When you’re an introvert like me, you spend a lot of time feeling overwhelmed. Who can blame you? Introvert overwhelm is a natural side effect of being an introvert in an extrovert’s world.
As an introvert, you are more easily overstimulated by things like noise, crowds, and bright flashing lights. You wish you could press pause on life, so that you can take it all in and process the chaos. Because here’s the thing about introverts.
We process more information at a given time than extroverts. Our mind is like a high-end computer that can hold a whole lot of data. We take in so much information that we need more time to make sense of it all. Unfortunately, time is in short supply in our fast-paced world. And introverts are suffering for it.
Signs that you’re struggling with introvert overwhelm:
- You feel chronically exhausted, even when you get enough sleep
- You’re constantly irritable and on edge for no apparent reason
- You often zone out and shut down at work or social settings
- You feel mentally fragmented, as if your thoughts have gone through the shredder
I’ve been there. In fact, I used to live in a constant state of introvert overwhelm. Everyday, I felt like I was swimming against giant waves of overstimulation. The people, the ever-growing to-do lists, the constant noise pollution, the crowds — it was all too much.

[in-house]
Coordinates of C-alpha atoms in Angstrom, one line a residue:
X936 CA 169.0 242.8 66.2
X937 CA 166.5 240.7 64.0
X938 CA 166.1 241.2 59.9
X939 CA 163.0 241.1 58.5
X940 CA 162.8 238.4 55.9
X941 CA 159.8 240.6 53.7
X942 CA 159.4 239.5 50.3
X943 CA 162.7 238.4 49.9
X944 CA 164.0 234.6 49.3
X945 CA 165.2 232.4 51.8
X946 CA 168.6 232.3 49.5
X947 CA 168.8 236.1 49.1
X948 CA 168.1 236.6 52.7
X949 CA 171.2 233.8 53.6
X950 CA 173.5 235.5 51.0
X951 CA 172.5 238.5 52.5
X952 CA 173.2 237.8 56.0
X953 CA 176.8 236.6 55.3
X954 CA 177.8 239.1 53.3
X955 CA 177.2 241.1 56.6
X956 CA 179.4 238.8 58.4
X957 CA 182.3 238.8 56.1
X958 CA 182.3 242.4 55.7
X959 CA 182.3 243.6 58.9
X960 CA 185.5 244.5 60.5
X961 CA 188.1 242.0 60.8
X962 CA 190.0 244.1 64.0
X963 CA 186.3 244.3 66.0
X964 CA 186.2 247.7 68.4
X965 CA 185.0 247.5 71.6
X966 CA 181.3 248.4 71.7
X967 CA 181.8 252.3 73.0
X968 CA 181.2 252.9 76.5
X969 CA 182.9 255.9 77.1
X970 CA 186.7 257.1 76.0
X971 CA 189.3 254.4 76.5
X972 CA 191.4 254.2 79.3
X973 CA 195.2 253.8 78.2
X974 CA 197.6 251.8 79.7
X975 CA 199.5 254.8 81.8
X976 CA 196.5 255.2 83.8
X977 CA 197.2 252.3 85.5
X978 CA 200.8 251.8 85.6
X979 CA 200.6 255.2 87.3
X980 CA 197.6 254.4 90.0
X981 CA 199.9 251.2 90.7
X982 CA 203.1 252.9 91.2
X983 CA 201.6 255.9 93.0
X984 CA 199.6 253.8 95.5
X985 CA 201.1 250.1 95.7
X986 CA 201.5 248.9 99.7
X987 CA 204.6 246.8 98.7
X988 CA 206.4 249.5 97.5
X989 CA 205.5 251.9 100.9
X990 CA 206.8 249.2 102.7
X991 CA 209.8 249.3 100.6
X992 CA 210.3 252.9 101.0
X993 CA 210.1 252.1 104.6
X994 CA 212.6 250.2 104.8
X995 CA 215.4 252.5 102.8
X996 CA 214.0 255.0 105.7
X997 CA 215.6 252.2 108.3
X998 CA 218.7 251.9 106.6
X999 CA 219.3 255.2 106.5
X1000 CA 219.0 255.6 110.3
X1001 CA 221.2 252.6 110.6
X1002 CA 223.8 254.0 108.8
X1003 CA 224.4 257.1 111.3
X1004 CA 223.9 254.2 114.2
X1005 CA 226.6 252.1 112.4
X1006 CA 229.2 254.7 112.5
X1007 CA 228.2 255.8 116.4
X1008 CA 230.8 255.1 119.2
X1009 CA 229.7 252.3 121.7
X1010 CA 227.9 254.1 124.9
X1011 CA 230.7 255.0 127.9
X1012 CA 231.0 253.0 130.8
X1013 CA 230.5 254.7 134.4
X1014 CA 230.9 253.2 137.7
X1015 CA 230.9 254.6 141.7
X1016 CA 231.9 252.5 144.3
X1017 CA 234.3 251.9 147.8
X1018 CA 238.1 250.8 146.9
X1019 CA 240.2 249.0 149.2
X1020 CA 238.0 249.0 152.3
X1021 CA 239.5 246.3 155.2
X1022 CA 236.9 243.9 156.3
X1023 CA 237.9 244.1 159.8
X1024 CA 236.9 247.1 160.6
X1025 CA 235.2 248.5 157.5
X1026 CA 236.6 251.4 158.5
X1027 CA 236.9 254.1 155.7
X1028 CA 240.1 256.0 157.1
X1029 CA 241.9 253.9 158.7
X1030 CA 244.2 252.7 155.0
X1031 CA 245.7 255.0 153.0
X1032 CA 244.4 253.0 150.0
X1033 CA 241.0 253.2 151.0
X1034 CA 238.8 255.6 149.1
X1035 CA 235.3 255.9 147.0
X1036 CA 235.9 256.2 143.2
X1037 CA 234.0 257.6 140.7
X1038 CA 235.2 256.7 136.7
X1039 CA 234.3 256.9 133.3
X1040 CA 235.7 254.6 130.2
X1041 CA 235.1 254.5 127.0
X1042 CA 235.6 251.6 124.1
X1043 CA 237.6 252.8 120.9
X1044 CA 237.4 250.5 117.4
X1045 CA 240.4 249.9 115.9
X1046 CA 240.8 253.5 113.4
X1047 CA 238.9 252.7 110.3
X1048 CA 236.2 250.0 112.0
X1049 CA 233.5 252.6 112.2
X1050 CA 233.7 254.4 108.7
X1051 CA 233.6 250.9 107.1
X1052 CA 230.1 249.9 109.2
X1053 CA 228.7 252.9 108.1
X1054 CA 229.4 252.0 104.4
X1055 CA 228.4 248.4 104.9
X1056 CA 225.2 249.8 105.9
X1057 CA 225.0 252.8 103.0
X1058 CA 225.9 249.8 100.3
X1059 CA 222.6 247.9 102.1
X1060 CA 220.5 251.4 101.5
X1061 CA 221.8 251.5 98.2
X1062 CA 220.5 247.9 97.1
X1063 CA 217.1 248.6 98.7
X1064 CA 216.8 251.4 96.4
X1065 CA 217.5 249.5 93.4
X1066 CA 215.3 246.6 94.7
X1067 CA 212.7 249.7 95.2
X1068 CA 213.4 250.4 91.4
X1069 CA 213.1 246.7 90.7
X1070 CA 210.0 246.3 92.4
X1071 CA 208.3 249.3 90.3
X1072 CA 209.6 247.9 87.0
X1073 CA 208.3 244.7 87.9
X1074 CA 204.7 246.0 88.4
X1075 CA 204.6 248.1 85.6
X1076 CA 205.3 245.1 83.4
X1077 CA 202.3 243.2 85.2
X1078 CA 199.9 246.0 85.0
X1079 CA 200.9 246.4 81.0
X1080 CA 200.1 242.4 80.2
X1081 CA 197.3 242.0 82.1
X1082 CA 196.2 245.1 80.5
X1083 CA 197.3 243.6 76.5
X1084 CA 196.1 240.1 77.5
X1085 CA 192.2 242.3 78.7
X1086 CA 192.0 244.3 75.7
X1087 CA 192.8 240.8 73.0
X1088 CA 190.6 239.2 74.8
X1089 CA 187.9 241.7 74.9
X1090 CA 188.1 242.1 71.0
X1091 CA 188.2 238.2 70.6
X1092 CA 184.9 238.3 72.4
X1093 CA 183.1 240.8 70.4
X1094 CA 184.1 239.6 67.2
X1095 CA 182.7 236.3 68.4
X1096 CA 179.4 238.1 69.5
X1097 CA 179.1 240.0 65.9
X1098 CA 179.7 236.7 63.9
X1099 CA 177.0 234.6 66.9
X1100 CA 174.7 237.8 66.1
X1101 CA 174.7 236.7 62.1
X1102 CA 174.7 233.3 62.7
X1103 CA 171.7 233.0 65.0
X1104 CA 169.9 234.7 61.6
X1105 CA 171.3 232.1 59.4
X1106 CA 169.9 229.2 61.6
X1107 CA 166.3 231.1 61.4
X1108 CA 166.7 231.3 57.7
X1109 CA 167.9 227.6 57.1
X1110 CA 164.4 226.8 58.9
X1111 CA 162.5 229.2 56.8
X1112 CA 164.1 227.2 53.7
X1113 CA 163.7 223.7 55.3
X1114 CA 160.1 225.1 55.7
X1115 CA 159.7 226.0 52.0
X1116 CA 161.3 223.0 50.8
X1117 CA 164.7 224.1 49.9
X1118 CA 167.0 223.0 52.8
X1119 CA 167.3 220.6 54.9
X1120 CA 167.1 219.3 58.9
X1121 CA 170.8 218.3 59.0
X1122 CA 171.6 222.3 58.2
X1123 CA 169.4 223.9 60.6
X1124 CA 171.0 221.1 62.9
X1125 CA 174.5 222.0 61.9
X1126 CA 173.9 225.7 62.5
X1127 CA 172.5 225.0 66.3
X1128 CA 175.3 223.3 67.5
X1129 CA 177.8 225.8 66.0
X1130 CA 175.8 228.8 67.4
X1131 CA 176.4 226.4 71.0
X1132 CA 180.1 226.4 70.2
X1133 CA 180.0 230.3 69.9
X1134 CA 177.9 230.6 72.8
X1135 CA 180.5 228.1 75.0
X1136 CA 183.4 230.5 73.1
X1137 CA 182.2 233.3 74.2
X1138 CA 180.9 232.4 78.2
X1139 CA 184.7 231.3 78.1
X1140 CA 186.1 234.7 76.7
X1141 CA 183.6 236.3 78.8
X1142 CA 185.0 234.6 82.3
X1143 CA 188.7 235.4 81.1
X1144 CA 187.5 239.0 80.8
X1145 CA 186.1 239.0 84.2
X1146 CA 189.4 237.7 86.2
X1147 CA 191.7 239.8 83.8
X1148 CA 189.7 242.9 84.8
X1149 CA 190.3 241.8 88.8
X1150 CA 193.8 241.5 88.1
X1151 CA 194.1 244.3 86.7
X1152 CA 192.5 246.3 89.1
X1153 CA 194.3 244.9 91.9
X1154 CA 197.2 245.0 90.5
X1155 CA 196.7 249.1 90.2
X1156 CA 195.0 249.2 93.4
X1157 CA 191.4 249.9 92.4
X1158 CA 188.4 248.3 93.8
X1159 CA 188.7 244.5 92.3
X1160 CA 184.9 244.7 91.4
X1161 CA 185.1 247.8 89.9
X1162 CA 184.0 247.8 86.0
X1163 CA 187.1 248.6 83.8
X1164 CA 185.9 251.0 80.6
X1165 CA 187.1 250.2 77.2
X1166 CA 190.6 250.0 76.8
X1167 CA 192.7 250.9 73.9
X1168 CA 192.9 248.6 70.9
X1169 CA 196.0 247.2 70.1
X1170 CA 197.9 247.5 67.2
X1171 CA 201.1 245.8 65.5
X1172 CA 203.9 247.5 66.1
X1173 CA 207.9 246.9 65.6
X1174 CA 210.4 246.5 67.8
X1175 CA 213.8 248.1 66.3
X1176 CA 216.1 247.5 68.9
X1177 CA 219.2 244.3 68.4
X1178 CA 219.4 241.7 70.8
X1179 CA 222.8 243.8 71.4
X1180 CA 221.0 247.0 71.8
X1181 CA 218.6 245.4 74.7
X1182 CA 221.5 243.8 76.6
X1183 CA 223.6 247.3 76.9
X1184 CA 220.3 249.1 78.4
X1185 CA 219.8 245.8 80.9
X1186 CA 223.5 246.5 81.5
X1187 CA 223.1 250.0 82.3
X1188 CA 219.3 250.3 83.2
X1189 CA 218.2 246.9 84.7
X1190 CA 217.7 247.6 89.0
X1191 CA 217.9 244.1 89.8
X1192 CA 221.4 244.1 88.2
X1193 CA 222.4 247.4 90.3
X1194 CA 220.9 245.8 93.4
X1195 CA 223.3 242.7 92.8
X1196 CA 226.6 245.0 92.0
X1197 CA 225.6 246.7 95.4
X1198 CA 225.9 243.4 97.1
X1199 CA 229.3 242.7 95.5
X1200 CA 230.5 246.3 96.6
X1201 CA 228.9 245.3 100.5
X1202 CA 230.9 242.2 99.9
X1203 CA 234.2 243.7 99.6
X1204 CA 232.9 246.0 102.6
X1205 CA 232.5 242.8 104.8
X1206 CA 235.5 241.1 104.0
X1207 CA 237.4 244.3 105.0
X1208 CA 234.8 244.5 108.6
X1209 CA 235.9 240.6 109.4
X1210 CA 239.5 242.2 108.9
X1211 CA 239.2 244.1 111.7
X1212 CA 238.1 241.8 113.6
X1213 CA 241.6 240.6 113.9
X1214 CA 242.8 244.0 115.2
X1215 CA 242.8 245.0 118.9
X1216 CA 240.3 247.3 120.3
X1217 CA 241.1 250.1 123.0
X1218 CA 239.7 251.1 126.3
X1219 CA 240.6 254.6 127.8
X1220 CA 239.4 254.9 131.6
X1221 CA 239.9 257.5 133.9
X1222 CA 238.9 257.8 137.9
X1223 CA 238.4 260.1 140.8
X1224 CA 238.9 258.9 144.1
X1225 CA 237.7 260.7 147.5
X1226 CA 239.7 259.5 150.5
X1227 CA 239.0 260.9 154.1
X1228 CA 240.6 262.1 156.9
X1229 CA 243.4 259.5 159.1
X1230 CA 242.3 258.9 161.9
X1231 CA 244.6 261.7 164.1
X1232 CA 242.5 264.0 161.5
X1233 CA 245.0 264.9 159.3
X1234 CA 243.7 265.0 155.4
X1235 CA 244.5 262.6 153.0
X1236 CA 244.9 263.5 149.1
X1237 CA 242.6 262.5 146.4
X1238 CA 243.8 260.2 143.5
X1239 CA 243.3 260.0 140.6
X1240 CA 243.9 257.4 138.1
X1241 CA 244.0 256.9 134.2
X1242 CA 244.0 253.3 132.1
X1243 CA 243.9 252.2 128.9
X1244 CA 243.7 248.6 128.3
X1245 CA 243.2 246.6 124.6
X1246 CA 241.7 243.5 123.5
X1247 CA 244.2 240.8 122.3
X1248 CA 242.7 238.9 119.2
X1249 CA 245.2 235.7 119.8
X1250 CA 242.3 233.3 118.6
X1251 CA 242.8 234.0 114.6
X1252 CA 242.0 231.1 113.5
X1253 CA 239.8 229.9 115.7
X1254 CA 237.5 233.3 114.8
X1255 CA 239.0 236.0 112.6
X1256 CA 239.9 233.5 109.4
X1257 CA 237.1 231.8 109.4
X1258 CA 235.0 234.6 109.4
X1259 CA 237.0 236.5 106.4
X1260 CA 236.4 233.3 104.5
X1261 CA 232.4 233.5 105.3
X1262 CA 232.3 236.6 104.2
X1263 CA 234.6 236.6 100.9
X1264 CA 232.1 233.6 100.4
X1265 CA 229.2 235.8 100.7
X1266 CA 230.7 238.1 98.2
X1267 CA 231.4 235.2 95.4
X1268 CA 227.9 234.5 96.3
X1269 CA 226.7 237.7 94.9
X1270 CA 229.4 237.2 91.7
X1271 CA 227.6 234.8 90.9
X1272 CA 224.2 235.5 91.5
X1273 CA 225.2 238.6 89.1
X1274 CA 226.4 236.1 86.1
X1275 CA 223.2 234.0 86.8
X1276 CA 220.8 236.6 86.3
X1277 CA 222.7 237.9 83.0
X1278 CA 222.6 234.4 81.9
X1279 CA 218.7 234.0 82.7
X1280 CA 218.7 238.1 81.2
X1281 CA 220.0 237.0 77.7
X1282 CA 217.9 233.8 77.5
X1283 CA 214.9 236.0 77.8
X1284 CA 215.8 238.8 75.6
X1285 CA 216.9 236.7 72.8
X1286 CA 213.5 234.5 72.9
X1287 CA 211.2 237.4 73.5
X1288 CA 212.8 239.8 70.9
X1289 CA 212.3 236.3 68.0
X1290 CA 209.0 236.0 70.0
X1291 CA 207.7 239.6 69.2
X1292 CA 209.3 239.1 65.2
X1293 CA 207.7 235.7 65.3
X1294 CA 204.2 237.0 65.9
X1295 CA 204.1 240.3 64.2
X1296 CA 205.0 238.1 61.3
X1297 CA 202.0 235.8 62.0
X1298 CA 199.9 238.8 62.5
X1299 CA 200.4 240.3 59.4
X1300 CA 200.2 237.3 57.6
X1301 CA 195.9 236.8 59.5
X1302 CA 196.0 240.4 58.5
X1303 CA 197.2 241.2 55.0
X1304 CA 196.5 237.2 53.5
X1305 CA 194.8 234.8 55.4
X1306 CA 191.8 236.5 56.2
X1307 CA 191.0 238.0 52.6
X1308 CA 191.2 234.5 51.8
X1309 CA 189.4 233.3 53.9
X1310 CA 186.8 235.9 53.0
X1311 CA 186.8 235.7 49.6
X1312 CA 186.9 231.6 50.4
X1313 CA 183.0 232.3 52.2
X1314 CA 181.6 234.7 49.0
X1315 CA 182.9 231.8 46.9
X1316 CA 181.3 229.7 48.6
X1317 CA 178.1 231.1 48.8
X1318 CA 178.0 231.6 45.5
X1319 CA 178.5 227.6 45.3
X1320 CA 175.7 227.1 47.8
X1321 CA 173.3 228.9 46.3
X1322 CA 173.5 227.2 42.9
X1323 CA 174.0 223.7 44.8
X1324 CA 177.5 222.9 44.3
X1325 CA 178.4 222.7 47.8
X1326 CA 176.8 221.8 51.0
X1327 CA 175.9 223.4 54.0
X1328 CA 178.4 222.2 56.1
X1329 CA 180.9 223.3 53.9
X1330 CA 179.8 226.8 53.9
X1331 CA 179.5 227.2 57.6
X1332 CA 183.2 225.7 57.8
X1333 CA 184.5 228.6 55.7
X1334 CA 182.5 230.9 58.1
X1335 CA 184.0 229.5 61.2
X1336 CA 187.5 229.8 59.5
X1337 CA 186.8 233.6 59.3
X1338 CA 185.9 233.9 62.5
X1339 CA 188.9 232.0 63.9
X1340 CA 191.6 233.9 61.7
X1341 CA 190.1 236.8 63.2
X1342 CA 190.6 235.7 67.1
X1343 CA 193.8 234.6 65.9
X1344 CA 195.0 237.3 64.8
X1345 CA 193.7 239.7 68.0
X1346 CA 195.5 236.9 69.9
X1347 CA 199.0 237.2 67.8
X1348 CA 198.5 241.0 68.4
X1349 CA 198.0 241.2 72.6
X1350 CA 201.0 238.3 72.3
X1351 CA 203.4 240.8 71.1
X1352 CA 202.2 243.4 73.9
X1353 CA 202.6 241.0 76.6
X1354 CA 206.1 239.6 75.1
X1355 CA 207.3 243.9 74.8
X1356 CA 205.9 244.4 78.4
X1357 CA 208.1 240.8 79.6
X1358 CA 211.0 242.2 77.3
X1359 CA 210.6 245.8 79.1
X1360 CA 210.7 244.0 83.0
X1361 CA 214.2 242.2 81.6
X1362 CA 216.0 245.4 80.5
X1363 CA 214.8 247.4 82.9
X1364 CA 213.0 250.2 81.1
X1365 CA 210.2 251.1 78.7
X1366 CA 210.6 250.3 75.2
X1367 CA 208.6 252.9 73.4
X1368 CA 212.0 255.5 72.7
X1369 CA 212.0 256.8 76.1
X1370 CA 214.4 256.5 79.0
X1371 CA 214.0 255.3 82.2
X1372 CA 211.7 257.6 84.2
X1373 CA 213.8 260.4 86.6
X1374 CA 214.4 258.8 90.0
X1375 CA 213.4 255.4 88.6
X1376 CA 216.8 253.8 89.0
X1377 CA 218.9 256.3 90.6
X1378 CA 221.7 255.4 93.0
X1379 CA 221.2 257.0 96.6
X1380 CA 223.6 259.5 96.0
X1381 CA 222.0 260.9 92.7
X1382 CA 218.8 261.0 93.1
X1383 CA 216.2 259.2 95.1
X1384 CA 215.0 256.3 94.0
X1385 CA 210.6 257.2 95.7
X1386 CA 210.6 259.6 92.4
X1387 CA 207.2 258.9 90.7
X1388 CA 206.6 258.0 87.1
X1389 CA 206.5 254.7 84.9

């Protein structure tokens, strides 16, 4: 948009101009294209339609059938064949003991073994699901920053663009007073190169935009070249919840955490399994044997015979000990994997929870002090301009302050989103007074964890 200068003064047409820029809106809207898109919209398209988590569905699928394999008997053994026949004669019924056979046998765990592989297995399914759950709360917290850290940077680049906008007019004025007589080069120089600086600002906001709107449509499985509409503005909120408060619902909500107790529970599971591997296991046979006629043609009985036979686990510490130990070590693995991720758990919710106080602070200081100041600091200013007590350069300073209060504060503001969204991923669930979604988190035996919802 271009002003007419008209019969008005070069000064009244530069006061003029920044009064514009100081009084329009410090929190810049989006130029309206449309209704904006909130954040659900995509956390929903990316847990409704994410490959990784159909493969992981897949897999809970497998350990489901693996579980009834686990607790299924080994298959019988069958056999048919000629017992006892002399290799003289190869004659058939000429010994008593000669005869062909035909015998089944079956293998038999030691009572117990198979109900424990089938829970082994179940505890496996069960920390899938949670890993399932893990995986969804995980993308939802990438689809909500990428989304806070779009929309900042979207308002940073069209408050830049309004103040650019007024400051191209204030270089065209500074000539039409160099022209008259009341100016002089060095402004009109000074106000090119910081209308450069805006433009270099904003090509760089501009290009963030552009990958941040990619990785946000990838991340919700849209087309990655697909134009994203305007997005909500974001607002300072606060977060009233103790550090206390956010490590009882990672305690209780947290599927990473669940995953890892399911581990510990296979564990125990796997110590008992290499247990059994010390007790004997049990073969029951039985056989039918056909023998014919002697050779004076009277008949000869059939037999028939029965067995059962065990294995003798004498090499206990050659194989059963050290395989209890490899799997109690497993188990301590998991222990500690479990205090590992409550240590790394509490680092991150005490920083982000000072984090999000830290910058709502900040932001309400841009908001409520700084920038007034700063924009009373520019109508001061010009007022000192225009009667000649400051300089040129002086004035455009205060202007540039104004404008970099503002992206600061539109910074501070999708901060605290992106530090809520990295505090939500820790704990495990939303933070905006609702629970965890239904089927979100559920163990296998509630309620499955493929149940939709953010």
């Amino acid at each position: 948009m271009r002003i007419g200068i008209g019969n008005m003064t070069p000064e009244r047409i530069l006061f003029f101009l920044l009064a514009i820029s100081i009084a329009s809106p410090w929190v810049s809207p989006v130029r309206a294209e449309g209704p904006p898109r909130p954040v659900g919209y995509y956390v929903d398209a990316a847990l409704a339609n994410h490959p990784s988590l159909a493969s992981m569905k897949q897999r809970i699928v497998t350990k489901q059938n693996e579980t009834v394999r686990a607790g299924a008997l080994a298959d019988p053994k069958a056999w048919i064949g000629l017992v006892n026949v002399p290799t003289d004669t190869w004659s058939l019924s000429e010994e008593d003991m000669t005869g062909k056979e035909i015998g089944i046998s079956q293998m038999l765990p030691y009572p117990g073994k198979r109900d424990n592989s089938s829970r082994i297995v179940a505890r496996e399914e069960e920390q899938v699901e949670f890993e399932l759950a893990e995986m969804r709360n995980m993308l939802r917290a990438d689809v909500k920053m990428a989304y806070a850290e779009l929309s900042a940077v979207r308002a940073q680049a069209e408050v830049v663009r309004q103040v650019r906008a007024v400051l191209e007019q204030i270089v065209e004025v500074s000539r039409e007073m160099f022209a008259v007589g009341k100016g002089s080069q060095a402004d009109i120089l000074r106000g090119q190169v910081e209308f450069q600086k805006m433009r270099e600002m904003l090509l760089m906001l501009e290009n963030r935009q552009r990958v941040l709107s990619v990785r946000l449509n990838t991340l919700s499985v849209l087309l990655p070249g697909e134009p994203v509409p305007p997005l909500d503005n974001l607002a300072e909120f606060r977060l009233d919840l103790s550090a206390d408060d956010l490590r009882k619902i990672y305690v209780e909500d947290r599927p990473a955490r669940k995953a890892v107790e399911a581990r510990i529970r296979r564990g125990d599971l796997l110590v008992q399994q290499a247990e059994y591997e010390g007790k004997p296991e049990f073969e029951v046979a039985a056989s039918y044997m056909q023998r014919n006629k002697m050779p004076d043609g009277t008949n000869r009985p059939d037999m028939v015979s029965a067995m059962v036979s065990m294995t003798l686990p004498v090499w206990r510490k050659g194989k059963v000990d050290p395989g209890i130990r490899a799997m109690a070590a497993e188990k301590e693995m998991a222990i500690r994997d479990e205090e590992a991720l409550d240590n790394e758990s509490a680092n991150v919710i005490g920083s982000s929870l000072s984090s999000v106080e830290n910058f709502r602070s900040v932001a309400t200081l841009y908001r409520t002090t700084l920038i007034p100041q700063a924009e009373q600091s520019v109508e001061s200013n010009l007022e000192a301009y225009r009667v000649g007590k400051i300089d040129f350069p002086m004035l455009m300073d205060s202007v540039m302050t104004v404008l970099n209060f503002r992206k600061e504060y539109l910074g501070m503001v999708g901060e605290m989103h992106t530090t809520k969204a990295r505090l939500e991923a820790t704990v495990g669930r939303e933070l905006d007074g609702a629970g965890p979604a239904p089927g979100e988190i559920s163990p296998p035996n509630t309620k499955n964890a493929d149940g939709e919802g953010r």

Nowadays, I’m much better at keeping introvert overwhelm at bay. I’ve learned the secrets to prevent it, as well as how to curb it the moment it starts to set in.
In case you’re struggling with introvert overwhelm, I’ve put together my best advice to conquer overwhelm, and stop the burnout cycle. Here we go.
3 Crucial Steps To Conquer Introvert Overwhelm:
1. Focus on prevention.
Have you noticed that we live in a culture that focuses on treatment over prevention? Mainstream logic tells you to just pop a pill, or put a Band-Aid over whatever ails you. When it comes to introvert overwhelm, prevention is your salvation. Because guess what.
Once overwhelm gets its claws into you, your energy and motivation levels are already in the negatives. At this point you’re more likely to reach for a chocolate bar and Tylenol, than a yoga mat. So, how exactly do you prevent introvert overwhelm? It’s not as hard as you might think.
It all begins with the 3 P’s: Plan, Prepare, Protect:
Plan your schedule, so that it allows pockets of solitude, and replenishing activities, such as candlelit baths, meditation, and walks.
Prepare for activities by reducing stimulation and steeping yourself in solitude before you go out. Then set yourself up for an easy escape by having your excuses to stay home on hand.
Protect your mental and physical energy stores by saying no to unnecessary obligations. Be a valiant defender of your own precious time — after all, if you don’t protect your energy, who will?
2. Simplify your life.
Humans have a natural addiction to problems. Solving life’s various conundrums often gives us a sense of purpose. It also leads to severe introvert overwhelm. Set yourself up for greater happiness and ease, by simplifying every aspect of your life.